BANGOR, Maine — The U.S. is facing a national blood crisis that the American Red Cross calls the worst in over a decade. Despite the need for donations, gay and bisexual men face restrictions on their ability to give blood.
According to the U.S. Food and Drug Administration policy, in order to donate blood, a man who has sex with another man must remain celibate for three months.
"That's really damaging, stigmatizing, and really makes me feel like I cannot do anything to contribute meaningfully to my community in the ways we need right now in healthcare," said Orion Tucker, the manager of sexual health and wellness services at Health Equity Alliance in Bangor. “I have O-positive blood, which is a universal type that is accessible to anybody who may be in need, but they don't want my blood because I have sex with men. And it’s really important to note that I’m in a monogamous and committed relationship with this individual I’m with. ”
Restrictions on blood donations from gay and bisexual men date back to the 1980s. The FDA first imposed a total ban on gay and bisexual men donating blood during the early years of the HIV/AIDS epidemic.
“Honestly, I think it’s outrageous and antiquated,” said Maine Democratic Rep. Chellie Pingree about the current FDA restrictions. “Why are we using this very personal sort of measure of determining whether or not someone is eligible to give blood when in fact we test the blood supply before it’s used anyway. We’re just not using good science.”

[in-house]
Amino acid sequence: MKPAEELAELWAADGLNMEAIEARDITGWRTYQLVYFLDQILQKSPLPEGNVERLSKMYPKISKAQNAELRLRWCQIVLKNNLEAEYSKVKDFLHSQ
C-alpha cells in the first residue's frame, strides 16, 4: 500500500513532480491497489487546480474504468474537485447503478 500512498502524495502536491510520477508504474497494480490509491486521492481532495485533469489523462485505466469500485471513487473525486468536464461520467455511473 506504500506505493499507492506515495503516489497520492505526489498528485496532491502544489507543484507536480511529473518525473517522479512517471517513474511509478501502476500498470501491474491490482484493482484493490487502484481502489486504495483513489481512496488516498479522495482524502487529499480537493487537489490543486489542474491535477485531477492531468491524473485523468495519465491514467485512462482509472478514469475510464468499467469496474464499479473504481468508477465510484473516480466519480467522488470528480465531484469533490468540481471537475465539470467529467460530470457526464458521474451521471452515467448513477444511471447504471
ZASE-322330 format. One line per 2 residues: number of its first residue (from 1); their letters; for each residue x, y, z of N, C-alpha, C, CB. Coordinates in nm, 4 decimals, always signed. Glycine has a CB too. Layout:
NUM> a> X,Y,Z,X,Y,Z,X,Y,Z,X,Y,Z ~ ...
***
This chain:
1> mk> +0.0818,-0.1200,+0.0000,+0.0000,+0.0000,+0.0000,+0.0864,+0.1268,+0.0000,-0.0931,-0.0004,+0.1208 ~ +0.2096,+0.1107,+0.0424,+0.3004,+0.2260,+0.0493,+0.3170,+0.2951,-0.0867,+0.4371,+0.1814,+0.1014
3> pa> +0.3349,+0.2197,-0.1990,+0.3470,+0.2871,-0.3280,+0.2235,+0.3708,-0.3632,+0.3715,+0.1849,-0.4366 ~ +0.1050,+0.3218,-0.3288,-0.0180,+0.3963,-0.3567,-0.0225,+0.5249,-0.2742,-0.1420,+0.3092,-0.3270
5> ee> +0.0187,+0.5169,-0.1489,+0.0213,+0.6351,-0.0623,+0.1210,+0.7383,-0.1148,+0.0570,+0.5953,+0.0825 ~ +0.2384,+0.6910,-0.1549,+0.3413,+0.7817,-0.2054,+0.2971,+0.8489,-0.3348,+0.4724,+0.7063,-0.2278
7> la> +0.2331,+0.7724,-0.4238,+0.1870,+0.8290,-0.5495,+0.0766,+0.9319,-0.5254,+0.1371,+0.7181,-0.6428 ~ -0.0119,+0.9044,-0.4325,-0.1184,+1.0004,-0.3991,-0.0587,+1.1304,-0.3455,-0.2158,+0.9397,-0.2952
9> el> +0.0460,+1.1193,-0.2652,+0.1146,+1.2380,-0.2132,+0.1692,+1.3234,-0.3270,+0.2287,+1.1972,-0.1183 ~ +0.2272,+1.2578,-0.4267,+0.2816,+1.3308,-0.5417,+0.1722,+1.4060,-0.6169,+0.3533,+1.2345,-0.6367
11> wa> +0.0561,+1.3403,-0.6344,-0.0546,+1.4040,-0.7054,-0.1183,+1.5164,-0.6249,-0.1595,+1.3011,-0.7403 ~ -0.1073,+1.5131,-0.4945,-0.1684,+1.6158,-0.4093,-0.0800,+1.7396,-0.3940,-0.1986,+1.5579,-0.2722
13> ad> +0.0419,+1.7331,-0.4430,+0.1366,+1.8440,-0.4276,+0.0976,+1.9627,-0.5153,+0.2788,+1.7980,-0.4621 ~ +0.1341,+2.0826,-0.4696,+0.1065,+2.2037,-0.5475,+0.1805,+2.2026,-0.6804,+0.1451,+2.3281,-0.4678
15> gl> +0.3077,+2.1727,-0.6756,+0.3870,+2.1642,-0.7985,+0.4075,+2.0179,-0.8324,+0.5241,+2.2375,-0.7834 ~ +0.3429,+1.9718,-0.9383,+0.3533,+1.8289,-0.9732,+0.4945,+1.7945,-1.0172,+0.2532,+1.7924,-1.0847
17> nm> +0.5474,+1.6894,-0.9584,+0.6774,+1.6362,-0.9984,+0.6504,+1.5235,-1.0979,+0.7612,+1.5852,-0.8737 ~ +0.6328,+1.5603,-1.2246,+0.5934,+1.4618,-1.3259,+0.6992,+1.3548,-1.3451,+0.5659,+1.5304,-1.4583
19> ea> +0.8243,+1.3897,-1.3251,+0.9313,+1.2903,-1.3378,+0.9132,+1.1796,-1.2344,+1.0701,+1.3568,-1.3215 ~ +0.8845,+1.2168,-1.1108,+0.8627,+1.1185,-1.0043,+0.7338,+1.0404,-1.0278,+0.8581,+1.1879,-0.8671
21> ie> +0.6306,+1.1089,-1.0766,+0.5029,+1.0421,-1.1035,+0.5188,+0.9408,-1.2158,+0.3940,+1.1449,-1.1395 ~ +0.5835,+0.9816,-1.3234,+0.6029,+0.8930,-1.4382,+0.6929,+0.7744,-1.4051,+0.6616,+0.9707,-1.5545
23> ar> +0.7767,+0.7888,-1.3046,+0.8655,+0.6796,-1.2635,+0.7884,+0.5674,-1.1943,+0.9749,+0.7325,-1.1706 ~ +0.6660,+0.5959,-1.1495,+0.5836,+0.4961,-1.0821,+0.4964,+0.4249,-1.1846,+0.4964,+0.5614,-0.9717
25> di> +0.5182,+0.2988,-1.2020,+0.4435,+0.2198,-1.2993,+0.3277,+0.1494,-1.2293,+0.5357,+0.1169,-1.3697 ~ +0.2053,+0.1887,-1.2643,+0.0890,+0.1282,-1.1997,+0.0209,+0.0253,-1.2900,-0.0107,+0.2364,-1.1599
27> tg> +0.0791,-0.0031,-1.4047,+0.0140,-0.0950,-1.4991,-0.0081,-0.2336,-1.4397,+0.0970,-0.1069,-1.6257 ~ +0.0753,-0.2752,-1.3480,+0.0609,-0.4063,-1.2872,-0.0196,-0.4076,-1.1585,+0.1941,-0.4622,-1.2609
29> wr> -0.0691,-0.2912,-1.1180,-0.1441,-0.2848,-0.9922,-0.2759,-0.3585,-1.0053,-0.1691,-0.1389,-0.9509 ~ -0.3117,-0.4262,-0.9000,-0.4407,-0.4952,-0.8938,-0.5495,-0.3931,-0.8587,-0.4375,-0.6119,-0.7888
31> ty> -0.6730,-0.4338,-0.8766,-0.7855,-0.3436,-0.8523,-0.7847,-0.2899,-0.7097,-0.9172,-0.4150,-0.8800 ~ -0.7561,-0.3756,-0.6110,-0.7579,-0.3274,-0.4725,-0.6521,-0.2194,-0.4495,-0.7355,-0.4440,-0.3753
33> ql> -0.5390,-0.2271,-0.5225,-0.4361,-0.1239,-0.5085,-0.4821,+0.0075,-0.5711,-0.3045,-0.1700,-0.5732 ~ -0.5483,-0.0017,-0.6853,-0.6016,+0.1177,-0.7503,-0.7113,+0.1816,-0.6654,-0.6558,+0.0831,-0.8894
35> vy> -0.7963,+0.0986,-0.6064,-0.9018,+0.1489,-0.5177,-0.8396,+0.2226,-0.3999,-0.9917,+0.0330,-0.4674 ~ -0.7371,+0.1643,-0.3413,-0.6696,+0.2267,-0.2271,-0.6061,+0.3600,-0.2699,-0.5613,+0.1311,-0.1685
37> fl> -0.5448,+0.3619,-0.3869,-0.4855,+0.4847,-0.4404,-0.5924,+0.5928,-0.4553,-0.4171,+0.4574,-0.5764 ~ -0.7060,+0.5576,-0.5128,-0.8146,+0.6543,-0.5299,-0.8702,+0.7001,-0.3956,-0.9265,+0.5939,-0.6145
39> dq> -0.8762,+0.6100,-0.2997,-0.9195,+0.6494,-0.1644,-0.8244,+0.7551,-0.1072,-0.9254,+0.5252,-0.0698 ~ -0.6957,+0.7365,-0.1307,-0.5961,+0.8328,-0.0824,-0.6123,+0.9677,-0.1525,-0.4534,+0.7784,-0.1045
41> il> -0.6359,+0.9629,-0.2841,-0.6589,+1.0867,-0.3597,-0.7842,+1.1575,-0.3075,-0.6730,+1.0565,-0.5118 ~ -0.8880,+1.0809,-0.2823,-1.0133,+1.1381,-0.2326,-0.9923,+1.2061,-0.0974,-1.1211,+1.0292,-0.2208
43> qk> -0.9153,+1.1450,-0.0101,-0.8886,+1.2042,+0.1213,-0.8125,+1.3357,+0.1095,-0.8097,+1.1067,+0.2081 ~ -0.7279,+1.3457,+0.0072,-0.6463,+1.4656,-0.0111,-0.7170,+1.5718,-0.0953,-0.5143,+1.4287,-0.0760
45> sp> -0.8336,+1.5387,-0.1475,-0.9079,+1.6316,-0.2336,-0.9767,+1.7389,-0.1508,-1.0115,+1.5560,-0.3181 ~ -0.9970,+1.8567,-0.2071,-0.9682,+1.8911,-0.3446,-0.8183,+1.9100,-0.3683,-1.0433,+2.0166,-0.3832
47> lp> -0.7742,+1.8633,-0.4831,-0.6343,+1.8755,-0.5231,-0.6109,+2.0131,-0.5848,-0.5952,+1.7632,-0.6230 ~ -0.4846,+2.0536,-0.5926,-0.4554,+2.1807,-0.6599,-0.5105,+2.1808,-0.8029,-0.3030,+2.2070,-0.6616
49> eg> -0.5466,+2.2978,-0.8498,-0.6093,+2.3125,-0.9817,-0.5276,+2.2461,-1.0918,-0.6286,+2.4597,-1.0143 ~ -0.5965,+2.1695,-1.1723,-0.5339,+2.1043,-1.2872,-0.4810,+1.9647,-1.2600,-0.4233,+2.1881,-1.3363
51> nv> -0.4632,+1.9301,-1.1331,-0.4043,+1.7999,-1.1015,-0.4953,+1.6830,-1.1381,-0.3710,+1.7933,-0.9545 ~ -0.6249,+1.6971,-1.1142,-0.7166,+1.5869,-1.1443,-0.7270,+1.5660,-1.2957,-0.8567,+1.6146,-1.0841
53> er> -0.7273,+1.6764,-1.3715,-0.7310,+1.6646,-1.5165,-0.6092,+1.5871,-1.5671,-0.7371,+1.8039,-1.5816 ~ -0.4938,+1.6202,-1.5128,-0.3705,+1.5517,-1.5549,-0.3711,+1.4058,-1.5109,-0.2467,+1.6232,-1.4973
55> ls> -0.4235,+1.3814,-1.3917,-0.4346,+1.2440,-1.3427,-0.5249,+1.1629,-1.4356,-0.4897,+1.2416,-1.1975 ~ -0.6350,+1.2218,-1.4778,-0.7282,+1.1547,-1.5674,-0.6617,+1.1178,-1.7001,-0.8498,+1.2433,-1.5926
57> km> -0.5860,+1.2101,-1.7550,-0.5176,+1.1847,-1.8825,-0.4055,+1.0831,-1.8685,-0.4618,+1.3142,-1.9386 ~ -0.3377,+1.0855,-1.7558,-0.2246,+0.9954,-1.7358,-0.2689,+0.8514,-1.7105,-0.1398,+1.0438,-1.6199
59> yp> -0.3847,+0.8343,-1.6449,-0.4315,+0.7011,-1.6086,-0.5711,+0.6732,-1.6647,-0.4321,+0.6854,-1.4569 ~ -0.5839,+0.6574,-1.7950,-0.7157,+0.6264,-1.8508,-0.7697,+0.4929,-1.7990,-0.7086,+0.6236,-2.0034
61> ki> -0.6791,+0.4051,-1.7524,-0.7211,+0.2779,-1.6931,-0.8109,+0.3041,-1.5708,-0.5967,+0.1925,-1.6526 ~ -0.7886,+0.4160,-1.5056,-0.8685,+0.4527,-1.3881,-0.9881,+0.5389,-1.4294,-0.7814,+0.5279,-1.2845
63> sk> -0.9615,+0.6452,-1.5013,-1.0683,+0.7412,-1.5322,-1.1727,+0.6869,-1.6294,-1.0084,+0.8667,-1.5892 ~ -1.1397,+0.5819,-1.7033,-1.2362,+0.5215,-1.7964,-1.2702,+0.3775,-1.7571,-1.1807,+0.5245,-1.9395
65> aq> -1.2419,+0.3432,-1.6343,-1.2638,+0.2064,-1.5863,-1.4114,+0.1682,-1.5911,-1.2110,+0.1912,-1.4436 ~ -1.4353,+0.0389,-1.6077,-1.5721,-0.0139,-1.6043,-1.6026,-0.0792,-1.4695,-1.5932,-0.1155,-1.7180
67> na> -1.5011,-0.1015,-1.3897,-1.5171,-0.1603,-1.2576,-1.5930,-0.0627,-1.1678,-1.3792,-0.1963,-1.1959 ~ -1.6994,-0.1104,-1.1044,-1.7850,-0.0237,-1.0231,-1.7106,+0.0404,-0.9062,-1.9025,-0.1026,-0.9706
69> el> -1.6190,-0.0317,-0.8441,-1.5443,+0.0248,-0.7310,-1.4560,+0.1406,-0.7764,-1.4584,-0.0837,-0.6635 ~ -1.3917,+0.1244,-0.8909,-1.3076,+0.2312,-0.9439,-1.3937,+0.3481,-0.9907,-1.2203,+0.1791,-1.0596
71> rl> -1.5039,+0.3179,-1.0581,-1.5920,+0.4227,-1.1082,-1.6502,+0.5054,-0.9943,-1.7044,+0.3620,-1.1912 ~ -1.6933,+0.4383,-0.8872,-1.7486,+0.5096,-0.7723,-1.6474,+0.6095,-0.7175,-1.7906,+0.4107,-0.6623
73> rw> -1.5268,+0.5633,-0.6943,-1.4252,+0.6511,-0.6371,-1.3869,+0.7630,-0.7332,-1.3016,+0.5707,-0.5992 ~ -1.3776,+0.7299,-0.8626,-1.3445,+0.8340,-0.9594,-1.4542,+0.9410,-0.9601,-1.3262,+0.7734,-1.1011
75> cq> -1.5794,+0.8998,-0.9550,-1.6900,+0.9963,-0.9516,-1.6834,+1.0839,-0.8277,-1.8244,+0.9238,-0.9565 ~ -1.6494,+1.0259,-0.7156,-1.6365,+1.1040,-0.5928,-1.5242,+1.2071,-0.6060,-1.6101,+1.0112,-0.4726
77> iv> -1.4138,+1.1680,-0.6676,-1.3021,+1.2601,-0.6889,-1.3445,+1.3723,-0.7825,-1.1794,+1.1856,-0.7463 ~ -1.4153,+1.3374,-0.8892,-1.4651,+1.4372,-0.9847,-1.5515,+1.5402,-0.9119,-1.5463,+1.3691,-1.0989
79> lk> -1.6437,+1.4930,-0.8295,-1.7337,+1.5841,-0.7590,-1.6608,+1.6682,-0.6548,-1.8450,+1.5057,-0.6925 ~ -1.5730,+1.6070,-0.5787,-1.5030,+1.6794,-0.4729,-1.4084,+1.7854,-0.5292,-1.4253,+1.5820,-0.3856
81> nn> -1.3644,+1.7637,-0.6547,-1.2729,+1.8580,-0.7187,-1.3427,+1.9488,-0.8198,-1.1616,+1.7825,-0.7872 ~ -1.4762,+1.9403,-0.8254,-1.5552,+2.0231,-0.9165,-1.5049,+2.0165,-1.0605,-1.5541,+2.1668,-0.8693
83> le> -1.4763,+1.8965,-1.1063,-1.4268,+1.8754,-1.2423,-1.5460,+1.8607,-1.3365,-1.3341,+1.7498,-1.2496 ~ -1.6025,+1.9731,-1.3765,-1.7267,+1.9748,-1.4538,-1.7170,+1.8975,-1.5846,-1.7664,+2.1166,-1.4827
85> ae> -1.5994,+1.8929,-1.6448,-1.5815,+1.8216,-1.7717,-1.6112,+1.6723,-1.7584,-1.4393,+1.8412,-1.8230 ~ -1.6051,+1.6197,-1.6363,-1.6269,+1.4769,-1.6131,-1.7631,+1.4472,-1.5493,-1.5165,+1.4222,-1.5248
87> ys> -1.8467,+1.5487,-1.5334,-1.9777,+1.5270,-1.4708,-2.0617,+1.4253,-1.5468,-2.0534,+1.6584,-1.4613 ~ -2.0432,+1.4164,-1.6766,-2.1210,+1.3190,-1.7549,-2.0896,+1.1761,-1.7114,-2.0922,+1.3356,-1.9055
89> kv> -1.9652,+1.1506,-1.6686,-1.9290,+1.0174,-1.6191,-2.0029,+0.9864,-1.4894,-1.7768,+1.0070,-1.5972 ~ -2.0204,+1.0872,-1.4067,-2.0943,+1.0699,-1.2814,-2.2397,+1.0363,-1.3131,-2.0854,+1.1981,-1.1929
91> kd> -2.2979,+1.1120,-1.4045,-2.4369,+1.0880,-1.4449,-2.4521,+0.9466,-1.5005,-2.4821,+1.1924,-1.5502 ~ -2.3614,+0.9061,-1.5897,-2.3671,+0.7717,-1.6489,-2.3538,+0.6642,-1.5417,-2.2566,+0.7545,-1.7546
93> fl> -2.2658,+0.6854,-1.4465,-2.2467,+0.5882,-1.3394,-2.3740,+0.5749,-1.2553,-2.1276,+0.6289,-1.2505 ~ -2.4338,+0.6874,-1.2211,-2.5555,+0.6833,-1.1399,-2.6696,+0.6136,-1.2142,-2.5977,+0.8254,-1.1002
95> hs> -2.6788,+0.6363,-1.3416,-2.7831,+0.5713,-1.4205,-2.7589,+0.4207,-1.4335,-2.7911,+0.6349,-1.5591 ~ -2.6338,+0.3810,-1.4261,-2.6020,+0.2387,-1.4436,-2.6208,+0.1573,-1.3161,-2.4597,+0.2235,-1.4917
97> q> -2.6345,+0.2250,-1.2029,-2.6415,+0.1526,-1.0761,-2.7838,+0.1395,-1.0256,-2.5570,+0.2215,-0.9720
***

NEWS CENTER Maine reached out to other members of Maine's Congressional delegation for comment on the FDA's blood donation restrictions.
In an email, Republican U.S. Sen. Susan Collins said, "While the deferral period for donations is a decision for medical professionals, it is important that FDA and HHS continue to review their policies to ensure that as many willing donors as possible are able to give and so that people who want to help are not stigmatized.”
The American Red Cross of Northern New England denied multiple interview requests from NEWS CENTER Maine to discuss the restrictions on gay and bisexual men.
On the non-profit's website, the American Red Cross says it "... recognizes the hurt this policy has caused to many in the LGBTQ+ community and believes blood donation eligibility should not be determined by methods that are based upon sexual orientation. We are committed to working with partners toward achieving this goal."
Tucker says blood donation restrictions like these are among the many barriers the LGBTQ+ community faces every day.
“It reinforces not only to the individuals but the providers that these folks are folks engaging in these practices are othered in our community, which is causing more problems,” Tucker added.